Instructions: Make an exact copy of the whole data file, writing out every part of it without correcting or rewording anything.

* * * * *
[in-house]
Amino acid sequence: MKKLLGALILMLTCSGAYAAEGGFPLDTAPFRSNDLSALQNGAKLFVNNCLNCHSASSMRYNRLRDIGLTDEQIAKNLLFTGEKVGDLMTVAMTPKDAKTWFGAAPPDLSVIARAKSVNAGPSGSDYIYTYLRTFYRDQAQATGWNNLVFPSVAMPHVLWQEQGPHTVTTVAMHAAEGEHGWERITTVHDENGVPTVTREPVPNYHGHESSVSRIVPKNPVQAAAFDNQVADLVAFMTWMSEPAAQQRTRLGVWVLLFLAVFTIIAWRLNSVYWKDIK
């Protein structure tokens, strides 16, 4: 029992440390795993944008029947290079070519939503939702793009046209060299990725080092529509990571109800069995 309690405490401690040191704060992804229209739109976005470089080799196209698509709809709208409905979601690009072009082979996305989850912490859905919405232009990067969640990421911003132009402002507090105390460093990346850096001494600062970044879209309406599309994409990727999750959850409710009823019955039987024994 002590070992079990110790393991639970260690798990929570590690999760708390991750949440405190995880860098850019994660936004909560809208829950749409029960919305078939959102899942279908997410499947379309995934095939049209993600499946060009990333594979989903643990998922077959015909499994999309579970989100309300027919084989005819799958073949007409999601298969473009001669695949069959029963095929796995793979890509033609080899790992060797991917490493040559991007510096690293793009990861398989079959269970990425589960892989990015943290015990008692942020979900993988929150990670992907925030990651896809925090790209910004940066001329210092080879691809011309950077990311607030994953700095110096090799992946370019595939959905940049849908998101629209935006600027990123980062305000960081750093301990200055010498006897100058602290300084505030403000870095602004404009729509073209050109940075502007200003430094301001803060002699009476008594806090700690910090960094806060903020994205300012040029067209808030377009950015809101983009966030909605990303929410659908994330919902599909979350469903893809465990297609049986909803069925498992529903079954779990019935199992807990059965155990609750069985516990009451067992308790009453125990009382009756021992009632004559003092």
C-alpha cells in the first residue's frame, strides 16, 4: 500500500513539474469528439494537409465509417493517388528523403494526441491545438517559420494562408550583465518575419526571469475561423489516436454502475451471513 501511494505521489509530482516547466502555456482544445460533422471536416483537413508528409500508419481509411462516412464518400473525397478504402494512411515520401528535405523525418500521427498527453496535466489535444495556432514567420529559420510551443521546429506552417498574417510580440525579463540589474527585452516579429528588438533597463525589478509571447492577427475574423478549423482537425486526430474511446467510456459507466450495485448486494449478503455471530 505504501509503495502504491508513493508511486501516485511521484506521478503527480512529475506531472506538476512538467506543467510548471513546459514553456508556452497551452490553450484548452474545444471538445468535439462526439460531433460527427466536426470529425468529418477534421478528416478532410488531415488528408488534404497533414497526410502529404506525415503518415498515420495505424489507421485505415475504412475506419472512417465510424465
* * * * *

[in-house]
Amino acid sequence: MKKLLGALILMLTCSGAYAAEGGFPLDTAPFRSNDLSALQNGAKLFVNNCLNCHSASSMRYNRLRDIGLTDEQIAKNLLFTGEKVGDLMTVAMTPKDAKTWFGAAPPDLSVIARAKSVNAGPSGSDYIYTYLRTFYRDQAQATGWNNLVFPSVAMPHVLWQEQGPHTVTTVAMHAAEGEHGWERITTVHDENGVPTVTREPVPNYHGHESSVSRIVPKNPVQAAAFDNQVADLVAFMTWMSEPAAQQRTRLGVWVLLFLAVFTIIAWRLNSVYWKDIK
């Protein structure tokens, strides 16, 4: 029992440390795993944008029947290079070519939503939702793009046209060299990725080092529509990571109800069995 309690405490401690040191704060992804229209739109976005470089080799196209698509709809709208409905979601690009072009082979996305989850912490859905919405232009990067969640990421911003132009402002507090105390460093990346850096001494600062970044879209309406599309994409990727999750959850409710009823019955039987024994 002590070992079990110790393991639970260690798990929570590690999760708390991750949440405190995880860098850019994660936004909560809208829950749409029960919305078939959102899942279908997410499947379309995934095939049209993600499946060009990333594979989903643990998922077959015909499994999309579970989100309300027919084989005819799958073949007409999601298969473009001669695949069959029963095929796995793979890509033609080899790992060797991917490493040559991007510096690293793009990861398989079959269970990425589960892989990015943290015990008692942020979900993988929150990670992907925030990651896809925090790209910004940066001329210092080879691809011309950077990311607030994953700095110096090799992946370019595939959905940049849908998101629209935006600027990123980062305000960081750093301990200055010498006897100058602290300084505030403000870095602004404009729509073209050109940075502007200003430094301001803060002699009476008594806090700690910090960094806060903020994205300012040029067209808030377009950015809101983009966030909605990303929410659908994330919902599909979350469903893809465990297609049986909803069925498992529903079954779990019935199992807990059965155990609750069985516990009451067992308790009453125990009382009756021992009632004559003092």
C-alpha cells in the first residue's frame, strides 16, 4: 500500500513539474469528439494537409465509417493517388528523403494526441491545438517559420494562408550583465518575419526571469475561423489516436454502475451471513 501511494505521489509530482516547466502555456482544445460533422471536416483537413508528409500508419481509411462516412464518400473525397478504402494512411515520401528535405523525418500521427498527453496535466489535444495556432514567420529559420510551443521546429506552417498574417510580440525579463540589474527585452516579429528588438533597463525589478509571447492577427475574423478549423482537425486526430474511446467510456459507466450495485448486494449478503455471530 505504501509503495502504491508513493508511486501516485511521484506521478503527480512529475506531472506538476512538467506543467510548471513546459514553456508556452497551452490553450484548452474545444471538445468535439462526439460531433460527427466536426470529425468529418477534421478528416478532410488531415488528408488534404497533414497526410502529404506525415503518415498515420495505424489507421485505415475504412475506419472512417465510424465